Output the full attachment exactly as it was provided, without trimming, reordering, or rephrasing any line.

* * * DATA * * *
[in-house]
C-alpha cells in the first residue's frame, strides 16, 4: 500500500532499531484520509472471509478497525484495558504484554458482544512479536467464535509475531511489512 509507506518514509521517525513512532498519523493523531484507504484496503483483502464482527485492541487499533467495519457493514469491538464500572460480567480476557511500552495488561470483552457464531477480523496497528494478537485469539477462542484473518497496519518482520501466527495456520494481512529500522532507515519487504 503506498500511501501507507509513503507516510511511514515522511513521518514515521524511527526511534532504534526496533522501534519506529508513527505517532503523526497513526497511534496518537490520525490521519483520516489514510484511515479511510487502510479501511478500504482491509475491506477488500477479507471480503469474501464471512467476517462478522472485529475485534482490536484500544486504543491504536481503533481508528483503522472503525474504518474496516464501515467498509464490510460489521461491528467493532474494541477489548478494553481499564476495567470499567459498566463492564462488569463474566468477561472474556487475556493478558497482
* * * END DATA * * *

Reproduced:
[in-house]
C-alpha cells in the first residue's frame, strides 16, 4: 500500500532499531484520509472471509478497525484495558504484554458482544512479536467464535509475531511489512 509507506518514509521517525513512532498519523493523531484507504484496503483483502464482527485492541487499533467495519457493514469491538464500572460480567480476557511500552495488561470483552457464531477480523496497528494478537485469539477462542484473518497496519518482520501466527495456520494481512529500522532507515519487504 503506498500511501501507507509513503507516510511511514515522511513521518514515521524511527526511534532504534526496533522501534519506529508513527505517532503523526497513526497511534496518537490520525490521519483520516489514510484511515479511510487502510479501511478500504482491509475491506477488500477479507471480503469474501464471512467476517462478522472485529475485534482490536484500544486504543491504536481503533481508528483503522472503525474504518474496516464501515467498509464490510460489521461491528467493532474494541477489548478494553481499564476495567470499567459498566463492564462488569463474566468477561472474556487475556493478558497482